Nintendo 3DS – Dissecting the Sweet Spot

If you have been keeping current with what is going on in the portable gaming scene, you no doubt know that Nintendo will be releasing its next handheld, the 3DS, by March 2011. While the device will offer an array of new features not seen in any previous incarnation of the current DS, it is obvious by the name that the biggest selling point will be the fact that it offers stereoscopic 3D images without the need to wear glasses. That’s right. Unlike any other 3D display currently available for gaming, you will not need any additional hardware in order to experience glorious 3D gaming right in the palm of your hand.

The catch?

There always is a catch, isn’t there? Well, the catch with the 3DS is that you must be viewing the device straight-on in order to see the effects of 3D. That’s right. Nintendo’s latest device has a ‘sweet spot’. Look at the screen from too far on either side and you will end up with anything from ‘not quite right’ to full on blurry images, depending on the angle. Luckily there is a wide enough range which allows for a certain amount of freedom. But what about playing with friends? That will not really be in the cards unless they decide to stand directly behind you and peer over your shoulder.

By now you might be asking yourself, “Will I have to worry about positioning my 3DS just right every time I play?” And the short answer to that question is yes. Yes you will. But is that so bad? No. No it is not. And the main reason why I say that is because that is how one typically holds such a device while using it. It is not as if you are expected to position it in an unnatural way or do anything out of the ordinary. Play it as you normally would, and you will be seeing all it has to offer without thinking twice about it.

What has changed with the 3DS is that Nintendo is forced to position it as more of a personalized experience, which is a complete 180 from what they were trying to do with the DSi XL, which was marketed as a system where others can join in and watch your playing experience. But as Nintendo has surely accepted, it is either that or do not make the 3DS at all. And with portable gaming, let us face it, for the most part it is a very personal experience versus what one might expect from a home console where everyone can gather around the couch and play together.

Of course there will be naysayers. Skeptics will surely view this as a negative about the device, and truth be told it is. But every piece of hardware has its drawbacks. Of course that is not necessarily the best excuse, but one must remember that with the 3DS you are getting fully realized stereoscopic 3D images without wearing any glasses! That is quite a breakthrough no matter how you put it. Personally, I would rather have to stay within a ‘sweet spot’ when viewing 3D than have to wear cumbersome glasses every time, which I can see getting old really fast. Once every few months in the theatres is fine, but daily? No thank you.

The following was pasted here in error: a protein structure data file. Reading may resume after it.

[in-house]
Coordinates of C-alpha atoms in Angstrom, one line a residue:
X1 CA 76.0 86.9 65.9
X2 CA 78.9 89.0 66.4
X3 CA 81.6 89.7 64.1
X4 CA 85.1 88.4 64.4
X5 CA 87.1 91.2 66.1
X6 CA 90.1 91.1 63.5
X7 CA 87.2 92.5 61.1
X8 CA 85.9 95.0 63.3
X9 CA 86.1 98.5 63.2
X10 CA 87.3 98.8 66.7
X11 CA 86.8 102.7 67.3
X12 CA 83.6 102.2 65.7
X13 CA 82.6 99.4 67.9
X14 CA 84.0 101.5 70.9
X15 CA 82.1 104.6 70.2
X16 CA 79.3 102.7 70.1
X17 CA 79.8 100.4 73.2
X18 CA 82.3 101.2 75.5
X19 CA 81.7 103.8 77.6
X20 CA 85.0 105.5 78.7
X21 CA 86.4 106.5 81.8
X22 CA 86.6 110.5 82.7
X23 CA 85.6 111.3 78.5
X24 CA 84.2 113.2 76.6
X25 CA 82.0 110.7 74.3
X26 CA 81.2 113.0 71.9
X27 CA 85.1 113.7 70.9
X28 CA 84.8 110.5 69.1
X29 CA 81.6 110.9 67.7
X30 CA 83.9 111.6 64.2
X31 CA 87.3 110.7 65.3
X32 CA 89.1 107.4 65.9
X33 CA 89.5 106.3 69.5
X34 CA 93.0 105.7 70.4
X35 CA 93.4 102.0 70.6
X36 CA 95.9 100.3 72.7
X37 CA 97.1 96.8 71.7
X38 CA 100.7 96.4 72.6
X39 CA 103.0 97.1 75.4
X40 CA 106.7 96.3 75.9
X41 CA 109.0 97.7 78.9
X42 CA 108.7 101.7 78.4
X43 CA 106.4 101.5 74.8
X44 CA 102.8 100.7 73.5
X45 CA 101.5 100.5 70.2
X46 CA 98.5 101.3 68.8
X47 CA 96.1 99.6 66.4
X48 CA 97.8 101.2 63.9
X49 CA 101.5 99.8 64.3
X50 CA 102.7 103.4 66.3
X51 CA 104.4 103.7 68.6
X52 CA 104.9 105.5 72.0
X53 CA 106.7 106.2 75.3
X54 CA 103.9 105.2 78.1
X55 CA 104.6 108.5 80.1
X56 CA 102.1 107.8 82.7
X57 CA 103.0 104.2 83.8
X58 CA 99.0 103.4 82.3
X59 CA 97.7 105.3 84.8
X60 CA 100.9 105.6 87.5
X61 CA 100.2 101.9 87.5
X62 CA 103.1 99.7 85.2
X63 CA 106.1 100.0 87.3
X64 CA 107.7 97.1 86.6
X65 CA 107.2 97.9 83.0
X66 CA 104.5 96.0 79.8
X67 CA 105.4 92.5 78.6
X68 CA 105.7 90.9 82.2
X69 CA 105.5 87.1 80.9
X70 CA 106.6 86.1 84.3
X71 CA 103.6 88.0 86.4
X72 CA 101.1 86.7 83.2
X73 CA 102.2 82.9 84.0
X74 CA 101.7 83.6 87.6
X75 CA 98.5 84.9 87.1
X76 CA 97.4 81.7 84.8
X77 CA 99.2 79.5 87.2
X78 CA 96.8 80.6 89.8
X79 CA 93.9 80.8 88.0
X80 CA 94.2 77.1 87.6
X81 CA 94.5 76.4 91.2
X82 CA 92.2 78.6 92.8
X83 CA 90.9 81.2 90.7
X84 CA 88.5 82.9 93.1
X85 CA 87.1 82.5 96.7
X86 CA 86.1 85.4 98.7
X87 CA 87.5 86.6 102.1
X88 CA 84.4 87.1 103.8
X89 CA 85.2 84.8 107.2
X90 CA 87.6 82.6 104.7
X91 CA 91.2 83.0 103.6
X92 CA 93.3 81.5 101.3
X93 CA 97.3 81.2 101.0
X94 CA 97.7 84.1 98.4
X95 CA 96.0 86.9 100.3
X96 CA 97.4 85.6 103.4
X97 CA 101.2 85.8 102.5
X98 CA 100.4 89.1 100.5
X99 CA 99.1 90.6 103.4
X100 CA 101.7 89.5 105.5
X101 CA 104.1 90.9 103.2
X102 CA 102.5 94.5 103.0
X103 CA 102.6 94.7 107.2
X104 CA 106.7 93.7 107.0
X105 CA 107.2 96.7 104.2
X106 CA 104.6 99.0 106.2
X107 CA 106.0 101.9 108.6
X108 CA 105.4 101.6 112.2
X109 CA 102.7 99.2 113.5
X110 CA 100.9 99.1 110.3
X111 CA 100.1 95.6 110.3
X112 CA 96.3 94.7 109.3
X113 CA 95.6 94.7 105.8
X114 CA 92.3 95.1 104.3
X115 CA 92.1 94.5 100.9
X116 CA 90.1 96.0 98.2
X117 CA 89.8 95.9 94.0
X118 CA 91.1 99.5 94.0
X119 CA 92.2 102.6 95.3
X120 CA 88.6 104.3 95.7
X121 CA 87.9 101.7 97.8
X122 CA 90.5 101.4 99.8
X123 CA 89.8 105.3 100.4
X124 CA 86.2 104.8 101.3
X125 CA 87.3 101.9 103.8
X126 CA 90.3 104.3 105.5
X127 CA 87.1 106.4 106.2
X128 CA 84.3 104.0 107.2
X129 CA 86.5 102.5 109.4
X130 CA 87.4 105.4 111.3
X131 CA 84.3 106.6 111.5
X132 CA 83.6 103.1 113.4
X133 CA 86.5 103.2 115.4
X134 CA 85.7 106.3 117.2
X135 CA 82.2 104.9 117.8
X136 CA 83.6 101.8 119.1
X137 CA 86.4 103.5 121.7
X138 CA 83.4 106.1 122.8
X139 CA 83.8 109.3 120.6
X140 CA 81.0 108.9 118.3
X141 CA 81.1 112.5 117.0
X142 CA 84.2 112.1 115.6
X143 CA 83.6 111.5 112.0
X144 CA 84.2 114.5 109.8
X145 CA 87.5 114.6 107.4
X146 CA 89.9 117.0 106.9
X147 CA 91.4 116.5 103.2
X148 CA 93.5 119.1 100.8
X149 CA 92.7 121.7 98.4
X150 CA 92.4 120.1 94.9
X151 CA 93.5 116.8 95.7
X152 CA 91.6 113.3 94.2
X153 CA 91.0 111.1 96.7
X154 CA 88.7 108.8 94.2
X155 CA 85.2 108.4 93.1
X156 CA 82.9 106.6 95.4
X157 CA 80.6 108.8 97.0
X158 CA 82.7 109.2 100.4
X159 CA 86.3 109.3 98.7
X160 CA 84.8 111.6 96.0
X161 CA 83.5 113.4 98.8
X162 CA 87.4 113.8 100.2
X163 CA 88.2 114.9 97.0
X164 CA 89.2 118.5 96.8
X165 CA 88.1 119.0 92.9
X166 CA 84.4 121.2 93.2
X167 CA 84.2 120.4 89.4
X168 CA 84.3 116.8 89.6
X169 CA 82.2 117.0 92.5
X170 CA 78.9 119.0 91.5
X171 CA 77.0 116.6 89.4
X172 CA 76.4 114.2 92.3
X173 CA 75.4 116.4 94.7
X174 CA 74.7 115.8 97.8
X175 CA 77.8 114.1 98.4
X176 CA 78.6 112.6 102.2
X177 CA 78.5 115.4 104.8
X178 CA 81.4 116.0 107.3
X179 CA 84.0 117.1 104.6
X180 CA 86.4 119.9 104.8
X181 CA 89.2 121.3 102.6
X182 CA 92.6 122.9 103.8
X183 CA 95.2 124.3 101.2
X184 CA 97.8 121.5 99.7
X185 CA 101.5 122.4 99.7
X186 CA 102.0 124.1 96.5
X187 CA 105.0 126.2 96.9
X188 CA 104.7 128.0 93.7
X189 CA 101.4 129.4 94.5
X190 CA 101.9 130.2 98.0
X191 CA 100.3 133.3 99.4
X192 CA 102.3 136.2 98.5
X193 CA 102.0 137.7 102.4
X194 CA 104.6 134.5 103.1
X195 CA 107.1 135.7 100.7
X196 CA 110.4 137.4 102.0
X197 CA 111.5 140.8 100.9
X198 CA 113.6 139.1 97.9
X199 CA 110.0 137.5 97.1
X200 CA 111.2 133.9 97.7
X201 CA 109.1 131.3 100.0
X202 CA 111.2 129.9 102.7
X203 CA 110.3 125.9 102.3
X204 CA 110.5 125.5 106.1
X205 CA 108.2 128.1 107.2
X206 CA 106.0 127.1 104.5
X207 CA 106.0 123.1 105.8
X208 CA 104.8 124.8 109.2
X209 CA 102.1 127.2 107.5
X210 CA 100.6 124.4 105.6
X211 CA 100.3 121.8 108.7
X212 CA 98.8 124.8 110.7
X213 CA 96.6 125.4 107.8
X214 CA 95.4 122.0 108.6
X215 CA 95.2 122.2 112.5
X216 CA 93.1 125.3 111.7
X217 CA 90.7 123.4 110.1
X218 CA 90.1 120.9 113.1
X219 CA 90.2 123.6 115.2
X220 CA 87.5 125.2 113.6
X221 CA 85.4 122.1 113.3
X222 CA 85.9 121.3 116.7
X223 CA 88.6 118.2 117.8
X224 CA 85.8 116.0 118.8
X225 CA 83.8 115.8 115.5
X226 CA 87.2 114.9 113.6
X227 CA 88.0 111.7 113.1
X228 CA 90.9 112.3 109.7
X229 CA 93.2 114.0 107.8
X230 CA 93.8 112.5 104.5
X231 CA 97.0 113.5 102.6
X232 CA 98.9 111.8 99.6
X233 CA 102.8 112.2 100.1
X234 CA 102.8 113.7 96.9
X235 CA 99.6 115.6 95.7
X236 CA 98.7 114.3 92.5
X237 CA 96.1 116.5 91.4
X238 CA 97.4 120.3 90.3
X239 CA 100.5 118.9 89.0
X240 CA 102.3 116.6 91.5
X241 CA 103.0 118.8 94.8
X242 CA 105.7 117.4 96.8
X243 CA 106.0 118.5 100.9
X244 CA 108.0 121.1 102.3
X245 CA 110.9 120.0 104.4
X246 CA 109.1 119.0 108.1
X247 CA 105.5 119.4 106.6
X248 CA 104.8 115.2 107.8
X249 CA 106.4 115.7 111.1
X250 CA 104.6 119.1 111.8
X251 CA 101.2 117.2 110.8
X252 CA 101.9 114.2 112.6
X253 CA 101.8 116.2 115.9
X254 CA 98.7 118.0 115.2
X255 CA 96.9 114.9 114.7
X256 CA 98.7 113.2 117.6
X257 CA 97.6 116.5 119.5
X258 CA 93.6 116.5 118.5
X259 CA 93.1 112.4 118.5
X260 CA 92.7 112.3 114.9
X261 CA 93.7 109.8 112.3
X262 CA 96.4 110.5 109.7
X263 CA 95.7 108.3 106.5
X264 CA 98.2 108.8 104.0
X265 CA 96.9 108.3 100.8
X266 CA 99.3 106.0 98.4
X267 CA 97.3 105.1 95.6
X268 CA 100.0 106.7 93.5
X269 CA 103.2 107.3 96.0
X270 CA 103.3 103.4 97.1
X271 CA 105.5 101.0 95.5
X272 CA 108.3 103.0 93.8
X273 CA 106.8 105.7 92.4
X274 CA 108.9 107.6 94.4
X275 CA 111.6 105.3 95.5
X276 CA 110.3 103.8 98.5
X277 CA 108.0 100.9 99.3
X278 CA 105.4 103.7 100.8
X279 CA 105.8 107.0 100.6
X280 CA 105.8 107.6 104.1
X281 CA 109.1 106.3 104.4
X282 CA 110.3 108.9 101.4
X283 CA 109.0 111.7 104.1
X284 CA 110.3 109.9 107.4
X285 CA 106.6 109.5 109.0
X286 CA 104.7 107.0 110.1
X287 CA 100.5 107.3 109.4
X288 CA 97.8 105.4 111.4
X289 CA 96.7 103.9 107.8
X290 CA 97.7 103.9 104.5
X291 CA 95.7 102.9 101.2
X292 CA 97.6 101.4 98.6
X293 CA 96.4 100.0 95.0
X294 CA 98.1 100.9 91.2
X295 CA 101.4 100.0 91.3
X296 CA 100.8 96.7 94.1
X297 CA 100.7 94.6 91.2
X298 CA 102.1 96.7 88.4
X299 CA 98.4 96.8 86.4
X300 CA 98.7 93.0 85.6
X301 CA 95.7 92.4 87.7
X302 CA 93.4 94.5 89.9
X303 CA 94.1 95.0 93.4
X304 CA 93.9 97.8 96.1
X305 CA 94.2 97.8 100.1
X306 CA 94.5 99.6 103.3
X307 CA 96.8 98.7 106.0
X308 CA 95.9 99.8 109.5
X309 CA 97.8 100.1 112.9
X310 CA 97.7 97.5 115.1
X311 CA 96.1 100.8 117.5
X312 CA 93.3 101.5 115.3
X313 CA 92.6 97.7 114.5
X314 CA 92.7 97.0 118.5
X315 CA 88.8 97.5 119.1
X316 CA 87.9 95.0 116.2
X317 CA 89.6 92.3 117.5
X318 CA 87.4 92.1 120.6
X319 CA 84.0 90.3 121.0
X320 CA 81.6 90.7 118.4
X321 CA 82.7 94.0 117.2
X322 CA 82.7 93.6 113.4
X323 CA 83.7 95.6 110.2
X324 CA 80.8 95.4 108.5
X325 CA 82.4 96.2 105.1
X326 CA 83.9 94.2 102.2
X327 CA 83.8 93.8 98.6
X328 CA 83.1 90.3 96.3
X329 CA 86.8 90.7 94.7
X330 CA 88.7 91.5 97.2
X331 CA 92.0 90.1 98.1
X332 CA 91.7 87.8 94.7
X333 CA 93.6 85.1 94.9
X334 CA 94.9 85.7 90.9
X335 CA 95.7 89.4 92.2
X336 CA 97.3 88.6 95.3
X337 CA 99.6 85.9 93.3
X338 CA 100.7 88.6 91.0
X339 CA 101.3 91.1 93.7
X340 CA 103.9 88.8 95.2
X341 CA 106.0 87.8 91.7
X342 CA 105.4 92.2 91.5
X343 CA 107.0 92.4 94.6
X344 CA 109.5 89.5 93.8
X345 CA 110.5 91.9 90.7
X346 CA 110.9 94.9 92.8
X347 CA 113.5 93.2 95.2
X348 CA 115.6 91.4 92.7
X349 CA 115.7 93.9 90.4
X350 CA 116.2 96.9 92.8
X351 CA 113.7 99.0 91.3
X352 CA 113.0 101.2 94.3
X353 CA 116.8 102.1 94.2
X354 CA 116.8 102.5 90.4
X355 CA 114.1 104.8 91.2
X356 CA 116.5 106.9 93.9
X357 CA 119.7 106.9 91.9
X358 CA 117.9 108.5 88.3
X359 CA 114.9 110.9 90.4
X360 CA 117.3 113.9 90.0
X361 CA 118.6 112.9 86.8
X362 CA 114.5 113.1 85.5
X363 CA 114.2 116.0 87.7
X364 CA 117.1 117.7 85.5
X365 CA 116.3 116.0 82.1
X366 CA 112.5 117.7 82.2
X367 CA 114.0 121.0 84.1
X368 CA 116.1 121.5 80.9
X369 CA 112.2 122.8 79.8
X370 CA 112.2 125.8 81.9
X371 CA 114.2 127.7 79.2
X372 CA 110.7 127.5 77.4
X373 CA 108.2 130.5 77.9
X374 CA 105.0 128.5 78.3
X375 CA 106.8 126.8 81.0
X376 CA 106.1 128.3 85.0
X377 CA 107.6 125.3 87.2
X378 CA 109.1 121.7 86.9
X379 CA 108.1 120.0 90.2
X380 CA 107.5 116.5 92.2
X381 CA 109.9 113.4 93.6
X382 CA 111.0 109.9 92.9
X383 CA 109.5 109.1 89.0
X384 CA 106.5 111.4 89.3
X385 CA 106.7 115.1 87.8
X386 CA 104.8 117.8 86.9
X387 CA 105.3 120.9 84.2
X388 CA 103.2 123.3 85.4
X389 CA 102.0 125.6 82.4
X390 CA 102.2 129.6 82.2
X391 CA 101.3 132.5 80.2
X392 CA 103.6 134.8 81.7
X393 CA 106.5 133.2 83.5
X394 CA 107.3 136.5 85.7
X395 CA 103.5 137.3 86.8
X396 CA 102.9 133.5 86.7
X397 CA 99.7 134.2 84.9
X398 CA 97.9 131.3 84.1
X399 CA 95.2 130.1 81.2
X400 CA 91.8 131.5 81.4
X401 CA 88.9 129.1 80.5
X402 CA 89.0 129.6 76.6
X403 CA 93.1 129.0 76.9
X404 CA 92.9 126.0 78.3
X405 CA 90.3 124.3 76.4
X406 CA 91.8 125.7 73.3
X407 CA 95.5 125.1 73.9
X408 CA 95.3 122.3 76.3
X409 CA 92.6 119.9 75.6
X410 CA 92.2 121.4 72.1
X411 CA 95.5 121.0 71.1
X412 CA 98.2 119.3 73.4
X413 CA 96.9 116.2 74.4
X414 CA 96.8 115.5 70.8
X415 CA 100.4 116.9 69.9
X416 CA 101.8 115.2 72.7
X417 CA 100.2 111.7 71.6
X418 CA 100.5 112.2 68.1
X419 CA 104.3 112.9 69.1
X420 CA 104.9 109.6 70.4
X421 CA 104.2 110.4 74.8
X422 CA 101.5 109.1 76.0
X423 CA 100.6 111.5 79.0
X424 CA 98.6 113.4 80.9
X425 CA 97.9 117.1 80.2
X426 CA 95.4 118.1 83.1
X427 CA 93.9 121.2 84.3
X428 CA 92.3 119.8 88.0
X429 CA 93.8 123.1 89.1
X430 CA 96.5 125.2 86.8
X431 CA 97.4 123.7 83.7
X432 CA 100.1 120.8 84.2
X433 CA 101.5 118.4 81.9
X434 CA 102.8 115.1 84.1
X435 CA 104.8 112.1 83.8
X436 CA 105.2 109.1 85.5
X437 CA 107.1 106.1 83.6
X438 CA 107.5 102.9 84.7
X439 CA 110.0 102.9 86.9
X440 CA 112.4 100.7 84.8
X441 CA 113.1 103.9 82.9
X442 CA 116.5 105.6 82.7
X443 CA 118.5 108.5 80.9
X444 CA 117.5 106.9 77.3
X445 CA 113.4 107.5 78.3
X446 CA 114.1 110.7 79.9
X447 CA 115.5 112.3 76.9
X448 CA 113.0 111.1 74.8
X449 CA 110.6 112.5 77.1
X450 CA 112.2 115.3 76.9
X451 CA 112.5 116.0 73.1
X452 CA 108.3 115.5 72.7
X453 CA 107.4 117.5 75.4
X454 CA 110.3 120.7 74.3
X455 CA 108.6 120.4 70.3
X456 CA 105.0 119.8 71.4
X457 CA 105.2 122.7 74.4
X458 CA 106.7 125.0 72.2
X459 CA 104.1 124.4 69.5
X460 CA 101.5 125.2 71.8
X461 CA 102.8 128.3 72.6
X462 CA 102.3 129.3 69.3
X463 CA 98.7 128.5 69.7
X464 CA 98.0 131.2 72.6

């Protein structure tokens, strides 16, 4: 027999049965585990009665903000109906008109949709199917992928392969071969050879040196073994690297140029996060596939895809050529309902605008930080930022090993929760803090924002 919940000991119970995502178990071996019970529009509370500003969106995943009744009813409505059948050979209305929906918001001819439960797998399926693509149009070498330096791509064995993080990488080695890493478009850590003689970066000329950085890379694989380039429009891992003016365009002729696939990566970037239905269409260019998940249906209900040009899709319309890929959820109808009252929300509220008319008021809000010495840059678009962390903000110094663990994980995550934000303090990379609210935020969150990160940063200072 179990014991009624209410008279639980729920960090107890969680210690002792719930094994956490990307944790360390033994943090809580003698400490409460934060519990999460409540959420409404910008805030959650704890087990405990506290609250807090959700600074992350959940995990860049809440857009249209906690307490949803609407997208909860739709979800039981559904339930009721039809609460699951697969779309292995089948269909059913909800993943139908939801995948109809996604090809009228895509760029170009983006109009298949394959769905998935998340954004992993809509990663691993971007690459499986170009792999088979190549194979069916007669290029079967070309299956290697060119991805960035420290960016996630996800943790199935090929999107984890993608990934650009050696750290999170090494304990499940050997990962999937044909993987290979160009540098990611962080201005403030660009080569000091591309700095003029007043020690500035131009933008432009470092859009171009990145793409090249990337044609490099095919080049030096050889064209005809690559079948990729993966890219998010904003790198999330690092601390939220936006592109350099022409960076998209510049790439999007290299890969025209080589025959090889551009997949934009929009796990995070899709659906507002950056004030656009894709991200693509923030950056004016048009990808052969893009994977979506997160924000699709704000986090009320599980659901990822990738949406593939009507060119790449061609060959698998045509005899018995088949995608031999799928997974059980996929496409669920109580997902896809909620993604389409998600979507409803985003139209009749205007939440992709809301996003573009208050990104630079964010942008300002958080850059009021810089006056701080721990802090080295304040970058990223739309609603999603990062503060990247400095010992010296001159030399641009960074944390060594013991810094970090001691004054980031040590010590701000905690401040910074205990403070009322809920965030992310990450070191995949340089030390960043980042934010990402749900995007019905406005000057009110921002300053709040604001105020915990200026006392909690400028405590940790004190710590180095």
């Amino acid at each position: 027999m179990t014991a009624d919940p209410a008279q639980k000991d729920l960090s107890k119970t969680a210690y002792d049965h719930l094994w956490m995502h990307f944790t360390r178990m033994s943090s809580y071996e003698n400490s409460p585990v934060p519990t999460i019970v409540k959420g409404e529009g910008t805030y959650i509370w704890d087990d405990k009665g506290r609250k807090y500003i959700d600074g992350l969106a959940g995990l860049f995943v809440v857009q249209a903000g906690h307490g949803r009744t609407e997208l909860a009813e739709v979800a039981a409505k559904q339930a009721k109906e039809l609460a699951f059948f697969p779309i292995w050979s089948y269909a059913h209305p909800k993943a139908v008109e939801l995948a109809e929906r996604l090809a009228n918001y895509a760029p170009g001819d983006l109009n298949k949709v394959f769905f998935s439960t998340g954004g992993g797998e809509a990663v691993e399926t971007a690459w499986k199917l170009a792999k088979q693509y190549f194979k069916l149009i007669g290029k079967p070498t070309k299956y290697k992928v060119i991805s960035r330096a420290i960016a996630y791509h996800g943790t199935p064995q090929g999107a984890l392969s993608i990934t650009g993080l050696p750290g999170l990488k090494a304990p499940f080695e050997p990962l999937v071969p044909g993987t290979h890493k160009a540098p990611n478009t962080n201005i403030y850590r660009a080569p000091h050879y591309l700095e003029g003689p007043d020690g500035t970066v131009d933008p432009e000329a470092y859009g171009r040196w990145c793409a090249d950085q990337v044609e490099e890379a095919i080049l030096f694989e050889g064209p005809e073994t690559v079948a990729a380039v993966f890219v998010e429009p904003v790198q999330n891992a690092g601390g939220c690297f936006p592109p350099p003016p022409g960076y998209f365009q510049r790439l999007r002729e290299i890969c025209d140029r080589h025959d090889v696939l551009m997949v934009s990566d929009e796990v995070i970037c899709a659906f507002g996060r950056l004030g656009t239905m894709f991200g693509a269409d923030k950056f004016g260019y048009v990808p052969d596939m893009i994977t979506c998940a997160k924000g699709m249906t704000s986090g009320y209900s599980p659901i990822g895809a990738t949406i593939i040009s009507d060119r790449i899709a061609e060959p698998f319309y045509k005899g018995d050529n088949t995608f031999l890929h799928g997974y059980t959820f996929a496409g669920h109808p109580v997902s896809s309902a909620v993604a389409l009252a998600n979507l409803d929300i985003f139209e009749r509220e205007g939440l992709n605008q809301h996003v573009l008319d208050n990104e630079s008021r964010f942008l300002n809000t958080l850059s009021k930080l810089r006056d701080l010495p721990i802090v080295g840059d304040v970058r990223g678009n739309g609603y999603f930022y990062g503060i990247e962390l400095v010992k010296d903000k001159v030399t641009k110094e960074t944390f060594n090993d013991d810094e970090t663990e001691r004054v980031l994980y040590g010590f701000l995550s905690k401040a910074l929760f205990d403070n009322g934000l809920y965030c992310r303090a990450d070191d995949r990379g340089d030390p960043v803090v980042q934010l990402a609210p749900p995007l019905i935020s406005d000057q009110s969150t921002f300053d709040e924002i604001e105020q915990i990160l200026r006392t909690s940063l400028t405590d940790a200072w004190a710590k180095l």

Now about the issue of playing with others. As mentioned, it will be one of the drawbacks for the 3D aspect of the 3DS. However, all is not lost. I, for one, do occasionally enjoy looking onto the screen of my significant other while they play a game on the DSi; maybe we will solve a sudoku or crossword together. In cases like these, it will definitely still be a possibility thanks to a neat little feature of the device. The 3DS offers a slider on the top screen that lets you adjust the intensity of the 3D effect. Turn it all the way up for ‘eye popping’ effects, and conversely all the way down, which will bring you back to good old fashioned 2D. That’s right, Nintendo realizes that 3D will not be for everyone and has conveniently enabled users to adjust it to their liking.

Because 3D is just an effect and for the most part should not affect the actual gameplay, all games should still be able to be enjoyed in 2D if one should desire – which happens to fit perfectly into the scenario of sharing a game with someone on the new device. Remember, the 3DS will offer better graphics, a new control scheme, an internal gyroscope, and more. 3D is like another option. And while a great option at that, it is not a necessity to play the games. Sure, I will have my 3D turned on most of the time, but if the situation calls for it, it is nice to know I can switch it off at any time.

It is good to know what you are getting into any time you invest in a new piece of hardware, gaming or otherwise. For me, the ‘sweet spot’ of the 3DS is not a deal breaker. I am aware of it, and I will probably even notice it from time to time while playing. I also know it is part of the territory for where we are technologically with 3D in this day and age. Judging from the numerous hands-on experiences coming out of E3 and the recent London event, it is nothing to be really concerned about for most gamers. It has been mentioned by a few, sure, but as more of a note than a serious obstacle. I know I will be lining up on day one ready to enjoy a whole new type of gaming!

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Source by Chris Forde

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